GMP Inspections of Computerised Systems - Which Are the Most Frequent Deficiencies?

GMP News No. 703

GMP News
11 April 2006

GMP Inspections of Computerised Systems - 
Which Are the Most Frequent Deficiencies?

Within the framework of GMP inspections of computerised systems, national and international supervisory authorities are especially interested in systems that acquire, archive and process critical GMP data (temperature, humidity, conductivity, TOC, particles and others) in the storage, production or control of medicinal products. In case a room monitoring system is not operated appropriately, sensitive medicinal products, like blood products, are at a high risk.

Numerous, partly grave deficiencies in connection with such systems have been documented during inspections. In the following, we have listed a selection of these deviations:

  • System Configuration, Documentation

Unsatisfying configuration and documentation of systems for the acquisition of critical GMP-relevant parameters.
  • Paperless Videographic Recorders, Hybrid System
    Unclear distinction between electronic record and paper documentation (operation of hybrid systems), especially with regard to archiving and evaluation.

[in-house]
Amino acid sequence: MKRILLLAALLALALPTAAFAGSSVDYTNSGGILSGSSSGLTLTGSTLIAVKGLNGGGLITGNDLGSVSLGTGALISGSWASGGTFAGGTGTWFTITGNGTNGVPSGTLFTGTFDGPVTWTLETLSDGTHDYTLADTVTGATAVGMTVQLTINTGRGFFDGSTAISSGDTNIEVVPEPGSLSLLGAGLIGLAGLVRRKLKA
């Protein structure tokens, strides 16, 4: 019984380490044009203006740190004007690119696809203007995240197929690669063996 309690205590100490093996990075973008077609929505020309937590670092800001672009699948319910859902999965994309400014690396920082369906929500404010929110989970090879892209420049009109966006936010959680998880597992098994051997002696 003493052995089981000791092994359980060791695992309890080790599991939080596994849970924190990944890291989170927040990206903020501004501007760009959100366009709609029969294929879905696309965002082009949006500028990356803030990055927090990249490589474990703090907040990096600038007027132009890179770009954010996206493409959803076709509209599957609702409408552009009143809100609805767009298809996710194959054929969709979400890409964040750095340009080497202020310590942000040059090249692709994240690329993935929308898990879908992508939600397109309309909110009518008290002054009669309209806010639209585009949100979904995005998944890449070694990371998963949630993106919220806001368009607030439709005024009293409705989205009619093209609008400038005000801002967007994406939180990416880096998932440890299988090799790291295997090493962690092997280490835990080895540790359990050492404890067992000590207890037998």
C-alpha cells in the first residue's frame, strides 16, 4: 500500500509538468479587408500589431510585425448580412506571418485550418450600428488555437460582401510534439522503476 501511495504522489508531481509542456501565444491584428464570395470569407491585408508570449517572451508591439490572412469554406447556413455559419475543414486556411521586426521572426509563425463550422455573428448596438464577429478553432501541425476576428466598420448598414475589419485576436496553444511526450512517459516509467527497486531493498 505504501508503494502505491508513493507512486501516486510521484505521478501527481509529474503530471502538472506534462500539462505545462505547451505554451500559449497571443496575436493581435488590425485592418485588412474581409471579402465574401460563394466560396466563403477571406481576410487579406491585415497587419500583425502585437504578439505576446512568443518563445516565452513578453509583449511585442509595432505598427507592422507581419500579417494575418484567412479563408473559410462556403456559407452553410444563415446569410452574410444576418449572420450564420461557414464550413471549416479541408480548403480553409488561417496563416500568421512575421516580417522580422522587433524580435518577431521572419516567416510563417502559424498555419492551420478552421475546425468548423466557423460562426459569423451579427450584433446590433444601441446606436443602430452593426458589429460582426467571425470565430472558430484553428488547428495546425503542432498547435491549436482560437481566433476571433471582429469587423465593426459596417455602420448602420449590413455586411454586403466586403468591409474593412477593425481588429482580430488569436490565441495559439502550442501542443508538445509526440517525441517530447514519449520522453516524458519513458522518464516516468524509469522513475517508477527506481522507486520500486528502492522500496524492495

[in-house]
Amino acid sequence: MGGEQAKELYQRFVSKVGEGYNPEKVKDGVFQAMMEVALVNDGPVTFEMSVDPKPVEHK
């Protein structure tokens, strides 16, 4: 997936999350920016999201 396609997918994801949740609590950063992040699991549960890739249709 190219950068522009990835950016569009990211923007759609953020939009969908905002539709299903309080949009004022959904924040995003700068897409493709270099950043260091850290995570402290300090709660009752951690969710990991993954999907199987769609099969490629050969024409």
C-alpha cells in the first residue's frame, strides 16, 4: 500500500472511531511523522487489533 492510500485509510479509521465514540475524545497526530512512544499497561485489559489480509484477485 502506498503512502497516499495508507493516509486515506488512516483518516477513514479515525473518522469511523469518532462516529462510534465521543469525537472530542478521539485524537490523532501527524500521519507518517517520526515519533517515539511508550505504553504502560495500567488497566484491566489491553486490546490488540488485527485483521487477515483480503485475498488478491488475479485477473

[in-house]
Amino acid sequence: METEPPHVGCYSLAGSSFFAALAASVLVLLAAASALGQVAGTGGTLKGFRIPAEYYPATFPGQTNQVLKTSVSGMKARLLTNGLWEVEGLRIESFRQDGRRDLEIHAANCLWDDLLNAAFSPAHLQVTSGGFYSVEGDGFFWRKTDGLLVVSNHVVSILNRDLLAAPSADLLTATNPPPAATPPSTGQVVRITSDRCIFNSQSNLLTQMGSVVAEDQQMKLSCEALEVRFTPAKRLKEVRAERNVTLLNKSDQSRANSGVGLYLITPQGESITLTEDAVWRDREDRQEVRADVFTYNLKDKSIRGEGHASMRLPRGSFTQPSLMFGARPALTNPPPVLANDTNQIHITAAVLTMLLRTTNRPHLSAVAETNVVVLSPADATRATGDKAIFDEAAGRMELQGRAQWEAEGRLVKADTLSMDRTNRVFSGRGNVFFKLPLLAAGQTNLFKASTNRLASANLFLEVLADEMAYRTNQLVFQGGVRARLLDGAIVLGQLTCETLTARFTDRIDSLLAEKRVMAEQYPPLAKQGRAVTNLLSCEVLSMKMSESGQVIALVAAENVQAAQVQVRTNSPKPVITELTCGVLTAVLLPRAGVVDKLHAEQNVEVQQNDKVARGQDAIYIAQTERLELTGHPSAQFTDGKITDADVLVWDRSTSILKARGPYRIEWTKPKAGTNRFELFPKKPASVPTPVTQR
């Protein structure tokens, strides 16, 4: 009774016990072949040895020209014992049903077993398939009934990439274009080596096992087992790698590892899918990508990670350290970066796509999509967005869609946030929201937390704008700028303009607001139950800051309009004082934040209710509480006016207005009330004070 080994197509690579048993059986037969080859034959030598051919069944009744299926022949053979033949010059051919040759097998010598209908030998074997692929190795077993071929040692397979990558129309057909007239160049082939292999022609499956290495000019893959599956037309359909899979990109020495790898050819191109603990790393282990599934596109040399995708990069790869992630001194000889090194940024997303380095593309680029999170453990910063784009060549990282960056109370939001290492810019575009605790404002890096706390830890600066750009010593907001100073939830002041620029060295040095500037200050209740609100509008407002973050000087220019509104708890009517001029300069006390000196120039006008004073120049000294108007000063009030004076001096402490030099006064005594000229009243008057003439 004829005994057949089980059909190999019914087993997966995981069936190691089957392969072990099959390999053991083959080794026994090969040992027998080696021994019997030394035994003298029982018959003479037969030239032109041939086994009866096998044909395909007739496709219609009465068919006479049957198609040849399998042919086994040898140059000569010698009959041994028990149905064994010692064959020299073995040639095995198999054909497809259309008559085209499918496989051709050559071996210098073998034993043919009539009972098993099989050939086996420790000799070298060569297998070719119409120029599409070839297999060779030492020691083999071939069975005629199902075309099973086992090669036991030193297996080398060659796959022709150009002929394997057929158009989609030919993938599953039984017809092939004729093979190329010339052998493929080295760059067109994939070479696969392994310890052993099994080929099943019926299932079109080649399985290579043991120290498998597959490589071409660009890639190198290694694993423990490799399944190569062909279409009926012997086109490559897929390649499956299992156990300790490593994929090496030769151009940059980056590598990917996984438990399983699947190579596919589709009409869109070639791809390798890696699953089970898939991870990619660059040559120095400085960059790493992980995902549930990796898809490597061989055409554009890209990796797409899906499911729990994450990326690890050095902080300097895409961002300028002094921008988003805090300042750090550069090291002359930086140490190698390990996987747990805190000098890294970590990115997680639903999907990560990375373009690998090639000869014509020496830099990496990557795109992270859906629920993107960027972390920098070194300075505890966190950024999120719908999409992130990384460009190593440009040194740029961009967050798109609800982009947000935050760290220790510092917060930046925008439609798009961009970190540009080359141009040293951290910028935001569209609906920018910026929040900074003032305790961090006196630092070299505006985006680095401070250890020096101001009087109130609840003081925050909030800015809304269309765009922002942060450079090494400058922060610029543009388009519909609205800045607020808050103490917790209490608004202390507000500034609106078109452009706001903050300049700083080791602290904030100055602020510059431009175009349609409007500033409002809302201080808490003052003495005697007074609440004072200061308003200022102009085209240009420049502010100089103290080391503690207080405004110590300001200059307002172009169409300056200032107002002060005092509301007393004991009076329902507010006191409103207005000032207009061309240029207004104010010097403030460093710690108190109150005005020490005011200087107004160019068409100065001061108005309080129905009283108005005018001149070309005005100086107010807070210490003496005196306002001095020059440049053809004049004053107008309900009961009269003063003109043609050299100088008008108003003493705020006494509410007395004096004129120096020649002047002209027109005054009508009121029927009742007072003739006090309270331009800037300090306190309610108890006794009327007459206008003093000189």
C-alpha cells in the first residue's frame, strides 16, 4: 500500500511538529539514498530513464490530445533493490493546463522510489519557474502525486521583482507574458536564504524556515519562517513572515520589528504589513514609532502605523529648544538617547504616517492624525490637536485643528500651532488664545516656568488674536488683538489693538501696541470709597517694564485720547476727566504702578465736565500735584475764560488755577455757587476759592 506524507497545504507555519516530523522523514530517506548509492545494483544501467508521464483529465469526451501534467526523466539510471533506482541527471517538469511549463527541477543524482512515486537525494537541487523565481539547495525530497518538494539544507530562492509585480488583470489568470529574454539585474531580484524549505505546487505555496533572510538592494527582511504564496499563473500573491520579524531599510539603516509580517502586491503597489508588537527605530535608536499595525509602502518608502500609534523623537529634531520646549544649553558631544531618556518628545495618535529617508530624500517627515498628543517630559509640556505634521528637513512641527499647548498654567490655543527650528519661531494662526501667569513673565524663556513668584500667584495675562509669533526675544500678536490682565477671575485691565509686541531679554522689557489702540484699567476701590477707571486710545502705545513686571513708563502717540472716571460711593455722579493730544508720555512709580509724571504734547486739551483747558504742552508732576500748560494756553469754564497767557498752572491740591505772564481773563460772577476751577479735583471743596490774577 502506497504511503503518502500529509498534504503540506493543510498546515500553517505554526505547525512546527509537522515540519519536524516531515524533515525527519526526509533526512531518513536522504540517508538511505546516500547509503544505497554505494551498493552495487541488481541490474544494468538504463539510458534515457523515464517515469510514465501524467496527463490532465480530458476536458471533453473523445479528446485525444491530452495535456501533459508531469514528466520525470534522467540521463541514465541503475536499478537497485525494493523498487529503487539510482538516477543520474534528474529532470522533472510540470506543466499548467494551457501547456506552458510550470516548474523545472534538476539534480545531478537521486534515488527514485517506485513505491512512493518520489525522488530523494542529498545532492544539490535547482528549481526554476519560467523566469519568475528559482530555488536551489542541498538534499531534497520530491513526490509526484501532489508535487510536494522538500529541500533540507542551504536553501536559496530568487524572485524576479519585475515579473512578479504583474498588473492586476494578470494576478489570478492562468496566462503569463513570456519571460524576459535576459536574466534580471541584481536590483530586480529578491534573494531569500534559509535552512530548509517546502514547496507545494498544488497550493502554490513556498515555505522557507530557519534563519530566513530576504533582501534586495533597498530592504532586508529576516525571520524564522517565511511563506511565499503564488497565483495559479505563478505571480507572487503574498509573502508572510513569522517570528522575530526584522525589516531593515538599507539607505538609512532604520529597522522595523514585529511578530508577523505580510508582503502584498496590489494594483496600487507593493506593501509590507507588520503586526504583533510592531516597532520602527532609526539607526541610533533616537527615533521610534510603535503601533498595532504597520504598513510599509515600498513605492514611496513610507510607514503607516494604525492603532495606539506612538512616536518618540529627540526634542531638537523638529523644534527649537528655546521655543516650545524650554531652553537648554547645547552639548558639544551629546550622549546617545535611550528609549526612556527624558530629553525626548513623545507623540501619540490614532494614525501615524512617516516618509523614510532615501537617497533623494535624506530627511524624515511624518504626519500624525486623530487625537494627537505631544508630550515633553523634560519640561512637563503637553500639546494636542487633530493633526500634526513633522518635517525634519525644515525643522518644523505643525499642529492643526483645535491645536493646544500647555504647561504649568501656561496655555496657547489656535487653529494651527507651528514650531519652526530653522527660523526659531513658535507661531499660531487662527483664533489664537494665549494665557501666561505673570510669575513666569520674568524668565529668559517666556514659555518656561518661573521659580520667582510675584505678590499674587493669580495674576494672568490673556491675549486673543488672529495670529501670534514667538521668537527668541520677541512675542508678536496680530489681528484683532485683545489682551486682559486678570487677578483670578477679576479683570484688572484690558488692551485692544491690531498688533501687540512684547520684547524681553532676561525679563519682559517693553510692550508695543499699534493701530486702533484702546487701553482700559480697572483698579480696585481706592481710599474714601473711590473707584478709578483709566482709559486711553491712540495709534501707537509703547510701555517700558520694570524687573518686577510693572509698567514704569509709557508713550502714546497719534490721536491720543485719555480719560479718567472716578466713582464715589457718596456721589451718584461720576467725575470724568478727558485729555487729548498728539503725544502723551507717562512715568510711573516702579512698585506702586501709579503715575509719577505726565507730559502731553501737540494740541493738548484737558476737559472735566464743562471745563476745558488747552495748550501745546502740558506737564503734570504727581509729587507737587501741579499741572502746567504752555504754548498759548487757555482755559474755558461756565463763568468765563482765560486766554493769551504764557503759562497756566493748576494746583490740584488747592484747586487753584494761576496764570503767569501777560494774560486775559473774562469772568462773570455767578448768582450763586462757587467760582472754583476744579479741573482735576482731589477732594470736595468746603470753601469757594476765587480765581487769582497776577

• Paperless Videographic Recorders, Data Flows

  • Data integrity endangered by untraceable data flows from the acquisition of a measured value to its recording in a LIMS.
  • Monitoring System, Validation

  • Insufficient validation activities in connection with a system for temperature measurement in a cold storage leading to the preliminary rejection of the stored starting materials.
  • Data Loggers, Documentation

  • Printouts of data (graphs) based on data collected by data loggers are not precise enough to be used for a GMP-compliant evaluation.
  • Excel® Used as Evaluation Software, Data Conversion

  • The data generated by a logger were converted into the XLS format and archived without ensuring data integrity.
  • Room Monitoring System, Validation

  • The qualification and validation of the room monitoring system was insufficient. Internal calculations executed by the software in use were not comprehensible.
  • Room Monitoring System, Projecting and Archiving

  • Backup of the data acquired by the room monitoring system was not conducted according to the state of the art. A documentation of the alert and system messages could not be presented.
  • Room Monitoring System, Access Control Matrix

  • The configuration of the user settings had considerable safety defects.
  • Data Loggers, Software for Evaluation and Archiving
  • GMP-relevant setup settings of an evaluation and archiving software for data loggers were either not used or ignored.
    The following GMP seminars also focus on new Computer Systems Validation issues:
    Klaus Feuerhelm
    Office of the Tübingen Administrative District

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